Gov’t urged to optimize human capital

By end of 2016, the country’s population will reach 104 million, as 1.5 million babies will be born.

Such population growth should not worry the next administration and government planners, as it may also present many economic opportunities to help the Philippines get ahead of other economies, according to Parañaque City Rep. Gus Tambunting.

“Our young and booming population is actually an edge we have over other countries as it provides us with a strong labor force,” he said.

The Philippines would also continue to attract foreign investments as seen in the country’s high economic growth rate versus other Asian countries, said Tambunting.

He cited the economic and social problems China, Japan and Singapore are now facing after their previous policies of limiting their populations.

China is now implementing a two-child policy, and Lee Kwan Yew had expressed regret in limiting Singapore’s population, he added.

Some countries with ageing populations have reached a point that it is almost impossible to rejuvenate their demographics, Tambunting said.

He also called for the government to take advantage of the rising population, and invest in human capital and development.

Latest data from the Philippine Statistics Authority (PSA) showed that the country’s unemployment rate fell to 5.7% in October 2015, the lowest in years, and beating market forecasts of 6.5%. The figure excludes the Leyte-Samar region.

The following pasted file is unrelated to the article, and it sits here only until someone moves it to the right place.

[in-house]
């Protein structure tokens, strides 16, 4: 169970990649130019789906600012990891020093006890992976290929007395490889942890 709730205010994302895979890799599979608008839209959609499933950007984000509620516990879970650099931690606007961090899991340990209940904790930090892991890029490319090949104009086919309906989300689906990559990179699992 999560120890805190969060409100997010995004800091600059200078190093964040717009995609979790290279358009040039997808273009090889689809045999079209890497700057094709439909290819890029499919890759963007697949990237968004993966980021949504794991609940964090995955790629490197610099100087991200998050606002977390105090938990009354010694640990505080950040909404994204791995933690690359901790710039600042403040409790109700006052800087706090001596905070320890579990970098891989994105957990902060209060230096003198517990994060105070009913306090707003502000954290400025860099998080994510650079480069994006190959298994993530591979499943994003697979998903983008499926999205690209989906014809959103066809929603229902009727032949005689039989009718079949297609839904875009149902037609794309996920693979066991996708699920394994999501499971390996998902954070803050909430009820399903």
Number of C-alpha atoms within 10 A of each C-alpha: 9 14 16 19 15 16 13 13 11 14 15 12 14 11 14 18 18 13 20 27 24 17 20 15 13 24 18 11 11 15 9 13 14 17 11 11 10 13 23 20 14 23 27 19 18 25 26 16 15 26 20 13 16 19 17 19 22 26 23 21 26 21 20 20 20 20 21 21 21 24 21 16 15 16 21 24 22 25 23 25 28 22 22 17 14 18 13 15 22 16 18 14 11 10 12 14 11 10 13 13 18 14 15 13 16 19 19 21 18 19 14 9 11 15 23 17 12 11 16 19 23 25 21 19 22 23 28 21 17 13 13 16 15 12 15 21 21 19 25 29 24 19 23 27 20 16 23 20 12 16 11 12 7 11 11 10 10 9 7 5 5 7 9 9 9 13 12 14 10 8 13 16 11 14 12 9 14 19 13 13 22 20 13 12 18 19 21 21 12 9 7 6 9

The PSA said last year there were 2.37 million unemployed persons, 63.4% are males. Of the unemployed, about one-half (48%) are 15 to 24 years old, and one-third (32%) are 25 to 34 years old.

By educational attainment, less than one-half (43.6%) of the unemployed are high school graduates, about one-fifth (22.6%) are college graduates, and 13.3% are college undergraduates.

Although the unemployment figures are discouraging, Tambunting said he is still hopeful that the situation could be vastly improved if government would improve the delivery of education, social and medical services, and subsequently make young Filipinos and the labor more fit to find jobs and livelihood.

“What we need to do is focus on improving our education and health services to make sure our people are fit for the jobs coming their way,” he said.

To further enhance the country’s education and health services, the national government has earmarked for 2016 a budget of almost P437 billion from P367.1 billion last year to the Department of Education (DepEd), which received the largest share of the government’s total P3-trillion budget. The Department of Health (DOH) will receive P128.5 billion, from P87.7 billion last year. (With reports from The Philippine Star / Opinyon, Rosemarie Señora)

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Saturday, 18 January 2020
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